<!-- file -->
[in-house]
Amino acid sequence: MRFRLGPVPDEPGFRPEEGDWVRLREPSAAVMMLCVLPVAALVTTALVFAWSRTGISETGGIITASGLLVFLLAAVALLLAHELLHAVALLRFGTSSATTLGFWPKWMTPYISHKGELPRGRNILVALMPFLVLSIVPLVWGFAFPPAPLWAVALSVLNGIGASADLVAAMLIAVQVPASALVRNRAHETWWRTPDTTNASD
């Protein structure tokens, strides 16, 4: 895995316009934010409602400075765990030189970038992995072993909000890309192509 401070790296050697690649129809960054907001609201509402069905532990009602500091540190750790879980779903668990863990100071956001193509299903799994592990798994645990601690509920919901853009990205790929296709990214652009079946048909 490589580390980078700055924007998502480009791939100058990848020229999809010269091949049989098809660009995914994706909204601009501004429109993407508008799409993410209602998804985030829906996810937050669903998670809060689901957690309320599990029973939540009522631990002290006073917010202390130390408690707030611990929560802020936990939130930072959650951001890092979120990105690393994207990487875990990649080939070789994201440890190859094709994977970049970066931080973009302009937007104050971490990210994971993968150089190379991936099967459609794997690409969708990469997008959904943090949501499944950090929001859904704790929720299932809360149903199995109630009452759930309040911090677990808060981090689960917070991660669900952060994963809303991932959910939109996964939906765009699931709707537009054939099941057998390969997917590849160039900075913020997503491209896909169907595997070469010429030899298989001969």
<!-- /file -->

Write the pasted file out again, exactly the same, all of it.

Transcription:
[in-house]
Amino acid sequence: MRFRLGPVPDEPGFRPEEGDWVRLREPSAAVMMLCVLPVAALVTTALVFAWSRTGISETGGIITASGLLVFLLAAVALLLAHELLHAVALLRFGTSSATTLGFWPKWMTPYISHKGELPRGRNILVALMPFLVLSIVPLVWGFAFPPAPLWAVALSVLNGIGASADLVAAMLIAVQVPASALVRNRAHETWWRTPDTTNASD
């Protein structure tokens, strides 16, 4: 895995316009934010409602400075765990030189970038992995072993909000890309192509 401070790296050697690649129809960054907001609201509402069905532990009602500091540190750790879980779903668990863990100071956001193509299903799994592990798994645990601690509920919901853009990205790929296709990214652009079946048909 490589580390980078700055924007998502480009791939100058990848020229999809010269091949049989098809660009995914994706909204601009501004429109993407508008799409993410209602998804985030829906996810937050669903998670809060689901957690309320599990029973939540009522631990002290006073917010202390130390408690707030611990929560802020936990939130930072959650951001890092979120990105690393994207990487875990990649080939070789994201440890190859094709994977970049970066931080973009302009937007104050971490990210994971993968150089190379991936099967459609794997690409969708990469997008959904943090949501499944950090929001859904704790929720299932809360149903199995109630009452759930309040911090677990808060981090689960917070991660669900952060994963809303991932959910939109996964939906765009699931709707537009054939099941057998390969997917590849160039900075913020997503491209896909169907595997070469010429030899298989001969």